Unemployed speak about losing benefits
PAWTUCKET, R.I. —
Some five thousand Rhode Islanders are among the more than one million Americans affected by the expiration of emergency unemployment benefits today.
Rhonda McMichael, of East Providence, is one of those affected, she is unemployed and no has no more benefits to get by while looking for work. "I'm 54 years old, worked all of my life, born and raised here in Rhode Island. I've exhausted all my funds, my 401k, I'm actually a breast cancer survivor, I can no longer afford my medications"
McMichael is one of three constituents put forward by Congressman David Cicilline's office Saturday to put a face on the predicament so many are in right now.
Erica Campanella of North Providence is in the field of graphic design, and she shared her story with the those in attendance on Saturday, "I've been laid off 5 times since 2008, I am an art school graduate I knew it was going to be tough when I got out."
Clarice Thompson's partner was laid off in July; they've had to make tough choices even before this benefits expiration. She explained those choices, "I was on her benefit package when she got laid off, we had to pick up the Cobra but we only picked it up for her because that's all we could afford to do."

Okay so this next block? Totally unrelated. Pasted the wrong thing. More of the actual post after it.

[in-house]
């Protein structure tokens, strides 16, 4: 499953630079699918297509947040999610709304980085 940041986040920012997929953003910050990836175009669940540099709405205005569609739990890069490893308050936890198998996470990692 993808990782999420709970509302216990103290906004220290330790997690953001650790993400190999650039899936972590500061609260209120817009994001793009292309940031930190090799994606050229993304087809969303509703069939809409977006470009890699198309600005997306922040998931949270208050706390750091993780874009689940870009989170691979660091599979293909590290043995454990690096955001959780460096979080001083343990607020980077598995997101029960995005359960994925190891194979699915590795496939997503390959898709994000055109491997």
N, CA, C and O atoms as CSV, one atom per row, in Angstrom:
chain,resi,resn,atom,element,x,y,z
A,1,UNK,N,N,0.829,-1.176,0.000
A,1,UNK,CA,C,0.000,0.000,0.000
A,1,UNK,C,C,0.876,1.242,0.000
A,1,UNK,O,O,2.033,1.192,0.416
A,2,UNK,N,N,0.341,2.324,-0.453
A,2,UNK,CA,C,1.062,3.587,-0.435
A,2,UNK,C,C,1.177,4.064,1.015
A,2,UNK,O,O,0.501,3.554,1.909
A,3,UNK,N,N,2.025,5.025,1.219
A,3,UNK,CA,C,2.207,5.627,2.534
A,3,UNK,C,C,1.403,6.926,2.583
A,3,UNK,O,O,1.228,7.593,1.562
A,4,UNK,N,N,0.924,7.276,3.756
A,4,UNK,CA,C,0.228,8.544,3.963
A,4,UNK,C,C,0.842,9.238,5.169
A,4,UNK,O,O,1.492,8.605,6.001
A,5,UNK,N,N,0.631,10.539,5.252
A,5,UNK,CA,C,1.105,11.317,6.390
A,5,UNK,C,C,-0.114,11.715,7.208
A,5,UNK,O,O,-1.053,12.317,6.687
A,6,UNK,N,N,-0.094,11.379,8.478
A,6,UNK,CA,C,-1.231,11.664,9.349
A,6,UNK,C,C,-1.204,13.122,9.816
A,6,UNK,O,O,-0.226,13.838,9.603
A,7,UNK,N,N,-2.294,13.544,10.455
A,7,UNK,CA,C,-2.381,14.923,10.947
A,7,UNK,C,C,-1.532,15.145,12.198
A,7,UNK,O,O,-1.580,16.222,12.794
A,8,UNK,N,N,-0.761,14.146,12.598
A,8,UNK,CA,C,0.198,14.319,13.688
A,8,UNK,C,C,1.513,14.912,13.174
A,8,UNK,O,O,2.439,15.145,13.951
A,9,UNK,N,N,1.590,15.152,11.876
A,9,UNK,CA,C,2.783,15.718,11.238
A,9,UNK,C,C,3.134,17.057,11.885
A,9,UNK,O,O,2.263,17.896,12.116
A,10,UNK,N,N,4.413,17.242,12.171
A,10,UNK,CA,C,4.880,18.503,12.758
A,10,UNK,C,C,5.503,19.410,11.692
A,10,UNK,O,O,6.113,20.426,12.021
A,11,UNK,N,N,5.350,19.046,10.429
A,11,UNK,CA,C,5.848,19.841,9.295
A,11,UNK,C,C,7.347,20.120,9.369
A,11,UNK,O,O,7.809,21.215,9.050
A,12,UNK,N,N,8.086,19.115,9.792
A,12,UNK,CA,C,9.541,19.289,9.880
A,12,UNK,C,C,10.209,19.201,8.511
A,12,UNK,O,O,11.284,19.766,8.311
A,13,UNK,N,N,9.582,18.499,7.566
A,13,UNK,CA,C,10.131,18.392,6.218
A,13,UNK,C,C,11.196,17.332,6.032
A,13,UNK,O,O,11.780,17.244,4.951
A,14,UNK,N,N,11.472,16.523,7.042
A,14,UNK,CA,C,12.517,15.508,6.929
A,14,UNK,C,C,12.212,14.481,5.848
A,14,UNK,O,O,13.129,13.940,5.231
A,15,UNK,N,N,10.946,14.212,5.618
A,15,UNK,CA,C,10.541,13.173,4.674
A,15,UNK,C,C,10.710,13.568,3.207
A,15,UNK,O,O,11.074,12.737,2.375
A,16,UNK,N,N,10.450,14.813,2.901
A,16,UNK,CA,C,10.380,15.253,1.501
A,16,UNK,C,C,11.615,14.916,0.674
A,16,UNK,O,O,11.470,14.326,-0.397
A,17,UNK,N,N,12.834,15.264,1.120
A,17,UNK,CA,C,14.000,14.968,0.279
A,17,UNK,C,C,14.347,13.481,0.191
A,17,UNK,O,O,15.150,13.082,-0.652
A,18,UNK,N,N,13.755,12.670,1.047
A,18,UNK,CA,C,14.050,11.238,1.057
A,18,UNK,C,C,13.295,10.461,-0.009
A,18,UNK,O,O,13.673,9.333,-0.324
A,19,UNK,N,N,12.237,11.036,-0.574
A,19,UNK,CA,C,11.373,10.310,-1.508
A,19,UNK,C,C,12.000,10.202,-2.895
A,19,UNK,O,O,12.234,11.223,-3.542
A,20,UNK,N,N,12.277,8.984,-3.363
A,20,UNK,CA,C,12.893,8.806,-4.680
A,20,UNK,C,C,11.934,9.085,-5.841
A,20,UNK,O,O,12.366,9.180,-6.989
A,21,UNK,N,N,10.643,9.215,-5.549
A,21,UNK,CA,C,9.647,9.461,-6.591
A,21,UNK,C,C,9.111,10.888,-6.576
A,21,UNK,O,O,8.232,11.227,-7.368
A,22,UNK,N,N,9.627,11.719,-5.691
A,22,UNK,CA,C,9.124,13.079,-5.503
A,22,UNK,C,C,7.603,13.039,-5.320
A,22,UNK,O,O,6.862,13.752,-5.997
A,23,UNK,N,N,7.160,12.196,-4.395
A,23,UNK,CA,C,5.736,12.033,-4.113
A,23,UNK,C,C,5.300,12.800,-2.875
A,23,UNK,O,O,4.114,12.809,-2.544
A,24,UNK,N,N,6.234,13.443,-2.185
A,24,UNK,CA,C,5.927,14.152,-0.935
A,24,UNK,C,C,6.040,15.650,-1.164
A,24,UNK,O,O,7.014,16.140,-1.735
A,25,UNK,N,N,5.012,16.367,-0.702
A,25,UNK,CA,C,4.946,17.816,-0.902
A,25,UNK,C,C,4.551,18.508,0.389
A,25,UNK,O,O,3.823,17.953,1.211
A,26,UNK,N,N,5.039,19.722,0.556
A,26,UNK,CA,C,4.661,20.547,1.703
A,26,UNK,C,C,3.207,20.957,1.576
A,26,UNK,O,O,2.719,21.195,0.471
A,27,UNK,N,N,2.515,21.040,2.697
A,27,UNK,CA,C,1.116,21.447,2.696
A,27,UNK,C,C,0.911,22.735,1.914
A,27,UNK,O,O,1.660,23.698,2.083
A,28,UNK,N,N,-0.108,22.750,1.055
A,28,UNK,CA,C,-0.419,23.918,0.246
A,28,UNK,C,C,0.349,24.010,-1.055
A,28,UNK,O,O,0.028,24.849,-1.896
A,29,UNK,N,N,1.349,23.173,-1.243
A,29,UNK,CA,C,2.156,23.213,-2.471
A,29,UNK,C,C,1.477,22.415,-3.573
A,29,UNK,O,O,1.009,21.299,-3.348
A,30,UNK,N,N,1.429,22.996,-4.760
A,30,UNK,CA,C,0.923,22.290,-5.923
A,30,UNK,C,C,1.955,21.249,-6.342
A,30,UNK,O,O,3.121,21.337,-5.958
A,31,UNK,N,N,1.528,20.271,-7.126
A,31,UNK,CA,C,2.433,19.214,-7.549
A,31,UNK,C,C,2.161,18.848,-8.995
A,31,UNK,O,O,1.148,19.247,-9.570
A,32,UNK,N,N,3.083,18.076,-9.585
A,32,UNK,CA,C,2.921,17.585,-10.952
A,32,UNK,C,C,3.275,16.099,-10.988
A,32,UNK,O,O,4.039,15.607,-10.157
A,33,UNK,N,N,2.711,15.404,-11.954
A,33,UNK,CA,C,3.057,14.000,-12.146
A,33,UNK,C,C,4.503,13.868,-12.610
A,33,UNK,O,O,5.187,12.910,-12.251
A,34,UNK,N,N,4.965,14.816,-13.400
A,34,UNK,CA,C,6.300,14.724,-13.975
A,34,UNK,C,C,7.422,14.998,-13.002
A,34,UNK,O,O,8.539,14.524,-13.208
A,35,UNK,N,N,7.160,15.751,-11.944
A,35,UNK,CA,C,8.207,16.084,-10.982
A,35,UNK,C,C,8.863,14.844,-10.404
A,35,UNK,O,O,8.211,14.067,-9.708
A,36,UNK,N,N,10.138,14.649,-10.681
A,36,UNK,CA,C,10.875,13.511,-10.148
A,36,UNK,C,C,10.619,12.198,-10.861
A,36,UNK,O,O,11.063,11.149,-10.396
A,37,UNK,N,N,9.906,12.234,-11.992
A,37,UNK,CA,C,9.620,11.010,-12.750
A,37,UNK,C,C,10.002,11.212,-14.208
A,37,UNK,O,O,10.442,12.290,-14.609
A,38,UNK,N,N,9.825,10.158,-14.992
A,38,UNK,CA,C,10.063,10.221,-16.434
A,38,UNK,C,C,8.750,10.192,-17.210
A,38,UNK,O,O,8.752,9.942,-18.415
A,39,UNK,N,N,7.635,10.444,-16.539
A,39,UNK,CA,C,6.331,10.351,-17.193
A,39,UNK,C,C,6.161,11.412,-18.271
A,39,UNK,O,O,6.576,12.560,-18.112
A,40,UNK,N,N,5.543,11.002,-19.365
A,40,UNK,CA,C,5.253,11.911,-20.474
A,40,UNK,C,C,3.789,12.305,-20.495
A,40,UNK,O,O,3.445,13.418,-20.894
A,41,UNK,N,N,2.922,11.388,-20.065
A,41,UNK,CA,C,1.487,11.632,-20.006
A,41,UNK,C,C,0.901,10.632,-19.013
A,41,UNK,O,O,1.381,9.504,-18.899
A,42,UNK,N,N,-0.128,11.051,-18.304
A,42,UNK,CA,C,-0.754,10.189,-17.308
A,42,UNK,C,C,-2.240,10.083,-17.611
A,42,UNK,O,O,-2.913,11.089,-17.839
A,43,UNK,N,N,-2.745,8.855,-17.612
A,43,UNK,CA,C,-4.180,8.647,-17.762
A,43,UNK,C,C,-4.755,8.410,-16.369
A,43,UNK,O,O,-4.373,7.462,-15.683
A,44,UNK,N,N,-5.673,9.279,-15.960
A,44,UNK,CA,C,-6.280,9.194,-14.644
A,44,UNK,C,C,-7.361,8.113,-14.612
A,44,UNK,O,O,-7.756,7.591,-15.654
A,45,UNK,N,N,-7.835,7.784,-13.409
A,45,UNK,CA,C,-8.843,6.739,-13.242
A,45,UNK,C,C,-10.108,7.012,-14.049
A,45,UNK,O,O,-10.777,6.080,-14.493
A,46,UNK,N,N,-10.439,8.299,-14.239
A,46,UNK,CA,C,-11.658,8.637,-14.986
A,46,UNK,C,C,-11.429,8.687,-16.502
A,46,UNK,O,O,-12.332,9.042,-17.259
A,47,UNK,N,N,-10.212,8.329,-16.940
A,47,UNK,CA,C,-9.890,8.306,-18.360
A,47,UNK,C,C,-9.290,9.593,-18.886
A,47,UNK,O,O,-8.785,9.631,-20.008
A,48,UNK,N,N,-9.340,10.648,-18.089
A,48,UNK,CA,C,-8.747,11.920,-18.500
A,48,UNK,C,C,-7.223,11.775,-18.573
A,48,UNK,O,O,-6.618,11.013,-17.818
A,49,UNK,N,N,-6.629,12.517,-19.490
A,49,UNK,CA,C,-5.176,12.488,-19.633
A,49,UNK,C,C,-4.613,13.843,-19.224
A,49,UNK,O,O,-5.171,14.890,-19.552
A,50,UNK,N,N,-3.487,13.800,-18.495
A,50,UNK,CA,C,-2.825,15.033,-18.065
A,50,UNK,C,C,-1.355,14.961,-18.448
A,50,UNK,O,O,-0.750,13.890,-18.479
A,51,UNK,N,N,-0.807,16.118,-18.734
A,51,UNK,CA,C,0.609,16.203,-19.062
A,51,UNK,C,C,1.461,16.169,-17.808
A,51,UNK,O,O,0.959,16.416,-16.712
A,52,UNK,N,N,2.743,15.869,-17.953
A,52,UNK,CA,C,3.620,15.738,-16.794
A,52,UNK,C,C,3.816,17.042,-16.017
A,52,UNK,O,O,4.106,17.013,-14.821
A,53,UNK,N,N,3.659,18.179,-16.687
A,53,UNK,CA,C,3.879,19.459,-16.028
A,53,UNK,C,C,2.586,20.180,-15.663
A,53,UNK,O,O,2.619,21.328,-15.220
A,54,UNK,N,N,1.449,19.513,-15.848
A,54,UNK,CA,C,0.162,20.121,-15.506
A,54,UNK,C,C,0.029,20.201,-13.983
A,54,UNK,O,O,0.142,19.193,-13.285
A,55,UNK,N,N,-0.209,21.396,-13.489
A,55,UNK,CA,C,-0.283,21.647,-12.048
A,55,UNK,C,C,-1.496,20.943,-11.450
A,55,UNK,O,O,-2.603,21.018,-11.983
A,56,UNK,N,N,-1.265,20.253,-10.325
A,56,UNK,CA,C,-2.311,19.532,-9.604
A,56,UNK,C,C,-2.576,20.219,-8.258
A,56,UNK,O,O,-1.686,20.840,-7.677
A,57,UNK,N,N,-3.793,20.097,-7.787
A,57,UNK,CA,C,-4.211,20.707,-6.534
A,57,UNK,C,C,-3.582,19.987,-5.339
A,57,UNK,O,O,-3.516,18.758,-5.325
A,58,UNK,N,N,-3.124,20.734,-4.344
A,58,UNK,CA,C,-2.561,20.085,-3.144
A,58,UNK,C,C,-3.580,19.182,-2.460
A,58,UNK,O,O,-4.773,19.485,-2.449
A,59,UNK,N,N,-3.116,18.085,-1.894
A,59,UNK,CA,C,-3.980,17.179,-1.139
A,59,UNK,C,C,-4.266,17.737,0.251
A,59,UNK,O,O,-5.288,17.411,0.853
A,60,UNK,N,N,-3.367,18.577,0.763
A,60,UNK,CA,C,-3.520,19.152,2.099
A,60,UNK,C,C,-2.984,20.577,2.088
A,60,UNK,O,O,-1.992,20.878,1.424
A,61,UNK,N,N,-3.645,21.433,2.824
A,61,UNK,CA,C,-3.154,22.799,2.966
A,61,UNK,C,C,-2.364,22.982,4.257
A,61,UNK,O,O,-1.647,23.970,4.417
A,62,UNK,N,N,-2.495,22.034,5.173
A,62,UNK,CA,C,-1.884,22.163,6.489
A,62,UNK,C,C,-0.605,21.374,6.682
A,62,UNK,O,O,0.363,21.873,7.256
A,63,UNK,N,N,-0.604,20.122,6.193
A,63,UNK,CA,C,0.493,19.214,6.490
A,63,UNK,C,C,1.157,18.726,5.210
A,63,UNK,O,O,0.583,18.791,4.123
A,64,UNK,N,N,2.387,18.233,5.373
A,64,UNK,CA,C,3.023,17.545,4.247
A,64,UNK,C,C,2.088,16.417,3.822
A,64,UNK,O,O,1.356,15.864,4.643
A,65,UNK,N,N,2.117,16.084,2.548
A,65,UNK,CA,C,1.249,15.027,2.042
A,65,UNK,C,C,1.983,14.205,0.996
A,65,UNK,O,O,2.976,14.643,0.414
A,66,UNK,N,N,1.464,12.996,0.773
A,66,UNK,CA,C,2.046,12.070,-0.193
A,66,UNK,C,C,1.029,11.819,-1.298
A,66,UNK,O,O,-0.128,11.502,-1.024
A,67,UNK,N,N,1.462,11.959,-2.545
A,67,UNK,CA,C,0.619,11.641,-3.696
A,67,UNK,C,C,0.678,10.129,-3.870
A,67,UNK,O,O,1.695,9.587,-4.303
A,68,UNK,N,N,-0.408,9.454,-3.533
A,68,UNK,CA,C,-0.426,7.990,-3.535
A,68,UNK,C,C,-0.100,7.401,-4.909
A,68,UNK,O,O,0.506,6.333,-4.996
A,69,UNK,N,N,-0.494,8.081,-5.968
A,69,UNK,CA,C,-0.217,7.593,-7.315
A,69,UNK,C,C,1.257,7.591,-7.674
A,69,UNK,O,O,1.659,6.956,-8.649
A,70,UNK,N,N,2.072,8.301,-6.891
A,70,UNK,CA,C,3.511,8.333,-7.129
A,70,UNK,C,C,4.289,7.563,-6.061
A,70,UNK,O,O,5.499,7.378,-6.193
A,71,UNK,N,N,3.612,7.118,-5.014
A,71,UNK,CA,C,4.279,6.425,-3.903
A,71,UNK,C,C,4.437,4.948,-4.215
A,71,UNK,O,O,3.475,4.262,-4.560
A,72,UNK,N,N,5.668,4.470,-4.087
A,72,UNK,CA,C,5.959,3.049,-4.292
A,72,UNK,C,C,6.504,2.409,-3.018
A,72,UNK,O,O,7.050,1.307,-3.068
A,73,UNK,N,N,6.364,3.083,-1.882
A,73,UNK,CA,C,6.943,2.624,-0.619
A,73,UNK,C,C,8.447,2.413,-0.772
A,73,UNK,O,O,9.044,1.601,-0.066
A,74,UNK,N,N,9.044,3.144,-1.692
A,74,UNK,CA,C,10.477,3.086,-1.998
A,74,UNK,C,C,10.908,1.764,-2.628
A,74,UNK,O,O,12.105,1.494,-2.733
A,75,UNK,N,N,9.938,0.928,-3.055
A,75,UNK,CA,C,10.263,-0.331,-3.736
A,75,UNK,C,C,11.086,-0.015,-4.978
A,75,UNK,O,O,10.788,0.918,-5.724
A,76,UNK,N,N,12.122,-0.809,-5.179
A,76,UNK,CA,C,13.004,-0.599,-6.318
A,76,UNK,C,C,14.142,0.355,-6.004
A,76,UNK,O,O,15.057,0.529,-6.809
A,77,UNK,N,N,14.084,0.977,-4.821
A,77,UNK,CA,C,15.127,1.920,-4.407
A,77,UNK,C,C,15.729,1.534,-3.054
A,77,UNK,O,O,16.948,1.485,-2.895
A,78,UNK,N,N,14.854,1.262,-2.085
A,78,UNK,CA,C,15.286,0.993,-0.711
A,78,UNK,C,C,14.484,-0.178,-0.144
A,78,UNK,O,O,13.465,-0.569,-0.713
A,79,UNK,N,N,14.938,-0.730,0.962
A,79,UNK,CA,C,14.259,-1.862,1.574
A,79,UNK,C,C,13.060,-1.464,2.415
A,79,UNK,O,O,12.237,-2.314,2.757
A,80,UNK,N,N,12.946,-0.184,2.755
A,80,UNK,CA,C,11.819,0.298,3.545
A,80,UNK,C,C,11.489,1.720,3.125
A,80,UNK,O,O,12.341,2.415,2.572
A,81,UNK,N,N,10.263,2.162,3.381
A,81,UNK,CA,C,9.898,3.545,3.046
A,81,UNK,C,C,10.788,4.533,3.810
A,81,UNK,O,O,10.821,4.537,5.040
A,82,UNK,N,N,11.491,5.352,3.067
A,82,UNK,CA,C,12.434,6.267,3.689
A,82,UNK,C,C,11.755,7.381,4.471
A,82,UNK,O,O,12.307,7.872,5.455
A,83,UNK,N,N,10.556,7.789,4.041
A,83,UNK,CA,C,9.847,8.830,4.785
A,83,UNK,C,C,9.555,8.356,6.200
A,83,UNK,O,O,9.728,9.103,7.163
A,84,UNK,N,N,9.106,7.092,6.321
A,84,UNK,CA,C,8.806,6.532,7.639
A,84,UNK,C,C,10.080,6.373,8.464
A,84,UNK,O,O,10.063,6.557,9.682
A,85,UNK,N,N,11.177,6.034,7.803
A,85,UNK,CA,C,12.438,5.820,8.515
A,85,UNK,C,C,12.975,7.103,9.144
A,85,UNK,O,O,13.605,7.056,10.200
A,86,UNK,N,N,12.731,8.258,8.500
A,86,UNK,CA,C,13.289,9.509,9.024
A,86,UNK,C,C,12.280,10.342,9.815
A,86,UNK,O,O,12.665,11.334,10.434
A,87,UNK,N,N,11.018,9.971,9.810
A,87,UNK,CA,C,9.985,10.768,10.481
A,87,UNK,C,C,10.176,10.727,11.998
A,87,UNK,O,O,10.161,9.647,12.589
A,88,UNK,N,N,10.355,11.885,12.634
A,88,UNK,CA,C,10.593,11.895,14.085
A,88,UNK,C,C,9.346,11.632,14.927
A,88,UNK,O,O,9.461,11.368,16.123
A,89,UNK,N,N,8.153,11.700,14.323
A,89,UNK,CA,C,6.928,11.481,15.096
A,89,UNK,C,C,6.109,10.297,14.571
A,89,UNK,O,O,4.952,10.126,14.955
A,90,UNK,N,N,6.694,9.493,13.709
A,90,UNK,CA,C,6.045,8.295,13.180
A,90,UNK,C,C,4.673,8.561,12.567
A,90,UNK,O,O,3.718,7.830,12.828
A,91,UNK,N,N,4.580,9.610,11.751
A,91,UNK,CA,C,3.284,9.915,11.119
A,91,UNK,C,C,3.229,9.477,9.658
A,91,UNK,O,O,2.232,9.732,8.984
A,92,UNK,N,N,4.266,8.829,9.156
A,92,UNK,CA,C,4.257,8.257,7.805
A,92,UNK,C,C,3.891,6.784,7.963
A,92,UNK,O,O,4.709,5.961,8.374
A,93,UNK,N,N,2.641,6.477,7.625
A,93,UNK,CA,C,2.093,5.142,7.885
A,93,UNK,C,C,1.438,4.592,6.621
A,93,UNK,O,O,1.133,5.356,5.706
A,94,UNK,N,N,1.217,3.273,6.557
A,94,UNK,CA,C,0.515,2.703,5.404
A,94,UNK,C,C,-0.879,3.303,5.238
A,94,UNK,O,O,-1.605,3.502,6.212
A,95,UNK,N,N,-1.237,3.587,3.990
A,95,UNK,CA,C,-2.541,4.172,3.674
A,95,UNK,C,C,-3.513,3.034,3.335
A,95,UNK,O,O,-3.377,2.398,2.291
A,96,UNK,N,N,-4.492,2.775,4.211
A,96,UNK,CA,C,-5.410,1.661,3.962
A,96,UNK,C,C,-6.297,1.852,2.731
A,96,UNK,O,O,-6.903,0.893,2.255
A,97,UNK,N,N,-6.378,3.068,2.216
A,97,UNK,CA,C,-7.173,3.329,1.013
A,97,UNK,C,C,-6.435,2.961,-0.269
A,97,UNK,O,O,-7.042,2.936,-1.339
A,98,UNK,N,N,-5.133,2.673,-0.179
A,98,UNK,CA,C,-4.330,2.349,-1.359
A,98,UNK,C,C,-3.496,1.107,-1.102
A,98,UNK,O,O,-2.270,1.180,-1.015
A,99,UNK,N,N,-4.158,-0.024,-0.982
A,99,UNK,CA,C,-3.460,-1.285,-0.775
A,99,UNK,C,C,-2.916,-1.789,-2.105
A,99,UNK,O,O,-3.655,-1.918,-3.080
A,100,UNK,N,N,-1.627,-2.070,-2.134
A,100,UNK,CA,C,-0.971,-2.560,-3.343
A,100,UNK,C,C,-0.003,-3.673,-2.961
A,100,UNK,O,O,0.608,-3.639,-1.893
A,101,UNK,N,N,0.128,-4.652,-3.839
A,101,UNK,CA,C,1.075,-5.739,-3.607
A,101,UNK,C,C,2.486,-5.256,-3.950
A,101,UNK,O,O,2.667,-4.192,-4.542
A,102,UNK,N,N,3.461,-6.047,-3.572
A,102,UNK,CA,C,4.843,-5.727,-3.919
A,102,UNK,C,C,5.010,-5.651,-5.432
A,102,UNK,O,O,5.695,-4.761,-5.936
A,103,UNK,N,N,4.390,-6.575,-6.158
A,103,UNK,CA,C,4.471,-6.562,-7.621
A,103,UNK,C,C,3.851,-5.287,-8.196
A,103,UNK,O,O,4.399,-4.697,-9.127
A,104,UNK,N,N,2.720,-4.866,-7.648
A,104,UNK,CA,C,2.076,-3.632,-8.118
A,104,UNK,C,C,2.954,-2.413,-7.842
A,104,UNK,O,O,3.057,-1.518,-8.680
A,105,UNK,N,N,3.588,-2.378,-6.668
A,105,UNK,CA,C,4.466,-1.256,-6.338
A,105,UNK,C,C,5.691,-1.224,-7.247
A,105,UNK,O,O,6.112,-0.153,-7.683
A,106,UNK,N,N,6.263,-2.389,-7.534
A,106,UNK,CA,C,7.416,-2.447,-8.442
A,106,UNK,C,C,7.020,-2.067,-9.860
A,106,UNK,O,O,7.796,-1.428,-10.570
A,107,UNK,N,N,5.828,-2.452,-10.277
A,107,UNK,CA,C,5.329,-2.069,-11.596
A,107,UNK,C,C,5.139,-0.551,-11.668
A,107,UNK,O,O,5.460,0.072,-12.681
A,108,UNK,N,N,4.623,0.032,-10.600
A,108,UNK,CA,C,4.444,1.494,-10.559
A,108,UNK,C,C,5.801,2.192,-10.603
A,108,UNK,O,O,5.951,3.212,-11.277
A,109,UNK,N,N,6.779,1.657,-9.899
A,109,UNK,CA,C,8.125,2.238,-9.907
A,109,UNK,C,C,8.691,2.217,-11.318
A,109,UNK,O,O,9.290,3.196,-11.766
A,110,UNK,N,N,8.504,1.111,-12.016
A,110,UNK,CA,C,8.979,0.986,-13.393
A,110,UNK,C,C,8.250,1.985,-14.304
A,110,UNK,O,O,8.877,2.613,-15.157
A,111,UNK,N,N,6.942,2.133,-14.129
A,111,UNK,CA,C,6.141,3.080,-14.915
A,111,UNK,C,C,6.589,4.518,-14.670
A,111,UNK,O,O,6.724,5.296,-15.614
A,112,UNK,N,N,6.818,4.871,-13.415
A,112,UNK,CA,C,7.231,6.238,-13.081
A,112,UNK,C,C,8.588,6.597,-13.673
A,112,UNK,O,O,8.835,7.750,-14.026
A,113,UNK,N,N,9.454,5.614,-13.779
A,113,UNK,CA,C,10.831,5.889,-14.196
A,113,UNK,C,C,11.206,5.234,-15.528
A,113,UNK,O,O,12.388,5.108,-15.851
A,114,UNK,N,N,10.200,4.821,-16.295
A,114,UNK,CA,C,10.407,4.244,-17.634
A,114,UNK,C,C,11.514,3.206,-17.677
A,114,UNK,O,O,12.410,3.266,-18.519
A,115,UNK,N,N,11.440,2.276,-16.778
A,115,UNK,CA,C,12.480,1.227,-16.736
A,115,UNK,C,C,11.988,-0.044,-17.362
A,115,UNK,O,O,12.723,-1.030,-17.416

NBC 10 talked to Rep. David Cicilline, (D) Rhode Island, prior to the press conference and asked him about the argument that the state can't afford to extend these benefits, and he answered "I don't think we can afford NOT to extend them, this is a time of very serious unemployment, we have the highest unemployment in the country right now."
Cicilline says in the long run ending the benefits hurts the economy. He plans to introduce a bill January 7th that retroactively extends the emergency benefits and pays for them.
Labor and Training director Charles Fogarty is urging people who are the losing their benefits to continue to certify with DLT every week; "even though they won't be eligible for benefits right now if they certify, when Congress does restore those benefits, we'll be able to pay them retroactively much more quickly."
This as people affected are hoping Congress acts sooner rather than later.